The authenticity of these three letters does not appear to be disputed.
They are attached and integral to the Complaint, which in effect incorporates
them by reference. Although these letters are of limited significance in relation
to the issues on these motions to dismiss, it is permissible to consider them.
The State and Judge Covello attach to their motion to dismiss certain
papers from that State Court Action: the complaint, the judgment, a post-trial
motion filed by Mr. Somerset, and the State court’s order denying that motion.
(ECF no. 24-7) Mr. Somerset’s Reply attaches part of a transcript from the
State Court Action. (ECF no. 27-1) Although not attached to the Complaint,
these documents may be considered integral to its claims, which refer to and
are based on the judgment and proceedings in the State Court Action.
In addition, these State court filings are public records of which a court
may take judicial notice:
[O]n a motion to dismiss, we may take judicial notice of another
courts opinion—not for the truth of the facts recited therein, but
for the existence of the opinion, which is not subject to reasonable
dispute over its authenticity. See Kramer v. Time Warner Inc., 937
F.2d 767, 774 (2d Cir. 1991); United States v. Wood, 925 F.2d
1580, 1582 (7th Cir. 1991); see also Funk v. Commissioner, 163
F.2d 796, 800—0 1 (3d Cir. 1947) (whether a court may judicially
notice other proceedings depends on what the court is asked to
notice and on the circumstances of the instant case).
S. Cross Overseas Agencies, Inc.
Wah Kwong Shipping Op. Ltd., 181 F. 3d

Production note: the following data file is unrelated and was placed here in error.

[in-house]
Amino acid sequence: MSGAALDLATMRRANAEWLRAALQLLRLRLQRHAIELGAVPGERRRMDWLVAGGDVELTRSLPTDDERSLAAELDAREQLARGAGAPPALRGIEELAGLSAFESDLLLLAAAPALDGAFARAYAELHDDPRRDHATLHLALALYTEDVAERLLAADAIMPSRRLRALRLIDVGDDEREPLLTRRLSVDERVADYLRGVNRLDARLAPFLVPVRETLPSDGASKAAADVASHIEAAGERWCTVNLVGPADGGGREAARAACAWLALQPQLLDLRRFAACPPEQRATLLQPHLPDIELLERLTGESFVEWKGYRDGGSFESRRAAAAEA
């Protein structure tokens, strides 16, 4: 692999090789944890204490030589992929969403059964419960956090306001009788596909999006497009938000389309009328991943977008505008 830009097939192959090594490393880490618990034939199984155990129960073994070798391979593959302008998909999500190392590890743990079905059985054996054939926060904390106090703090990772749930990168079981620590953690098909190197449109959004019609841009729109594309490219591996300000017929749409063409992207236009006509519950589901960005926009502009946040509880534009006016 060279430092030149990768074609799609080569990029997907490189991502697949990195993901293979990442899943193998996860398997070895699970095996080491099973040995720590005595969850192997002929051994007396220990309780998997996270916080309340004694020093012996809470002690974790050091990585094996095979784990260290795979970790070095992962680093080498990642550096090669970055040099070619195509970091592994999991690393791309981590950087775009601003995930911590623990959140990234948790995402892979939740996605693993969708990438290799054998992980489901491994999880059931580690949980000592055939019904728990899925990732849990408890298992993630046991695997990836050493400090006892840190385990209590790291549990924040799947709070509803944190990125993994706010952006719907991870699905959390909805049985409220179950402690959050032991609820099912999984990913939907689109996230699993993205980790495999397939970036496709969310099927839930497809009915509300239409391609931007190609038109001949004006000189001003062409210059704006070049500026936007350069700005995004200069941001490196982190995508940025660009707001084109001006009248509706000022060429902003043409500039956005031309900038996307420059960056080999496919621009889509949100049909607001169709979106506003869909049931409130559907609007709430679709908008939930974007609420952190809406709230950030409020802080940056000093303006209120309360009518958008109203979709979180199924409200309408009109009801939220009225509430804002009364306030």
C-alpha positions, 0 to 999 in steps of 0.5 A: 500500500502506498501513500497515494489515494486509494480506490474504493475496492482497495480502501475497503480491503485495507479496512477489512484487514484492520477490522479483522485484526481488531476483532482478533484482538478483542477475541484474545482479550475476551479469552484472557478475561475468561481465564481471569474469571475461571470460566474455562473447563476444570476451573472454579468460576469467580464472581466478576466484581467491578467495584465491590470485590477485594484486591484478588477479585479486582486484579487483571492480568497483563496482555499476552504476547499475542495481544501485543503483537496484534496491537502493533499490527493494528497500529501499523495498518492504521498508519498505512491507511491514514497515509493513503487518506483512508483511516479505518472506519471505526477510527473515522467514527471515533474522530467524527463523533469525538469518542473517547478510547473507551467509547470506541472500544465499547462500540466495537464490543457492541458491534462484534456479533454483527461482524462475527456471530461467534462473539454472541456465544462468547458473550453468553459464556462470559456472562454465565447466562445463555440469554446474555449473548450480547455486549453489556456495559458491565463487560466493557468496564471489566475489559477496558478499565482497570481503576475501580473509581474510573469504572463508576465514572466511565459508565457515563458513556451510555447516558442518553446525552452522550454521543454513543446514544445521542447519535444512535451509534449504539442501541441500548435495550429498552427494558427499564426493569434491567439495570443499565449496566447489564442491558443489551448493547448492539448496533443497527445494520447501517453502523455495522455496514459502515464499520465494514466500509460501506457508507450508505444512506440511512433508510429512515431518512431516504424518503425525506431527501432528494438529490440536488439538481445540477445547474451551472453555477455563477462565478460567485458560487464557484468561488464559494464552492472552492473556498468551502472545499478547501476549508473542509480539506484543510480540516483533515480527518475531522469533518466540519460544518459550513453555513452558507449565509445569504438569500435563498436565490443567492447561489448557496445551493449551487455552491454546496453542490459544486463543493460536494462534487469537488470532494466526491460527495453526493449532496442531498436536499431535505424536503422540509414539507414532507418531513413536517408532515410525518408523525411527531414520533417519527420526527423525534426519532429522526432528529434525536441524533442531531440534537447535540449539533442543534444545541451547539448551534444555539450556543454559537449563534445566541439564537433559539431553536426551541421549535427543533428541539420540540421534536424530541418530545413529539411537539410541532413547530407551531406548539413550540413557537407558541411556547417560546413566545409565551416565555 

410, 426-27 (3d Cir. 1999). See generally Fed. R. Evid. 201.
Mr. Somerset cites the transcript excerpt in support of his contentions
against Partners. (ECF no. 27 at 2) Defendants cite the court documents in
support of their contentions that, under the Rooker-Feldman doctrine and
principles of resfudicata, this action is barred by the prior state court
judgment. The documents are relevant, not for facts contained therein, but in
order to establish the nature of the prior proceedings and the rulings of the
State court, For that limited purpose, I will take notice of them.
The Prior State Court Action
On November 12, 2015, Mr. Somerset filed the complaint against Joseph
Slam in the State Court Action. Somerset
Elam, No. DC-0631 1-15 (N.J.
Superior Court, Law Division, Special Civil Part) (ECF no. 24-7 at 2) The State
Court Action complaint says that Slam did not act properly as Somerset’s
business partner in that, inter cilia, he cheated Somerset and “took the van for
his purpose only.” The complaint demanded $15,000 in damages.
The matter was tried without ajuiy on April 20, 2016. (See ECF no. 271, ECF no. 24-7 at 5) The presiding judge was Hon. Frank Covello, J.S.C. Mr.
Somerset appeared pro se; Mr. Slam was represented by Lawrence D. Sichen,
In the limited transcript excerpts, Mr. Somerset testifies that he and Mr.
Slam agreed to start a business and to reinvest profits in the business. He
shows the court and opposing counsel documentation of the price of the van,
which was $10,000. (ECF no. 27-1)
At the close of the plaintiffs case, Judge Covello granted the motion of
Mr. Slam for entry of judgment in his favor. (ECF no. 24-7 at 15) Slam’s
counterclaim was dismissed on condition that Somerset tender the van keys to
the van to Elam.2 (ECF no. 24-7 at 5)
After trial, Mr. Somerset moved for reconsideration. The motion states
that Somerset was not given the opportunity to present evidence of Elam’s
breach of contract in relation to their business, S&B Carpet Cleaning & Floor
Care Co. He cites a statement in Slam’s counterclaim to the effect that the two
entered into an agreement to purchase a used 2007 Ford Econoline van for use
in their business. He states that their implied agreement did not permit the van
to be used for the transportation of medical equipment and supplies. Rather, it
The nature of the counterclaim is not stated.
was to be used in the parties’ joint business, and proceeds were to be shared.
Somerset stresses he is not licensed to drive, and says that Elam took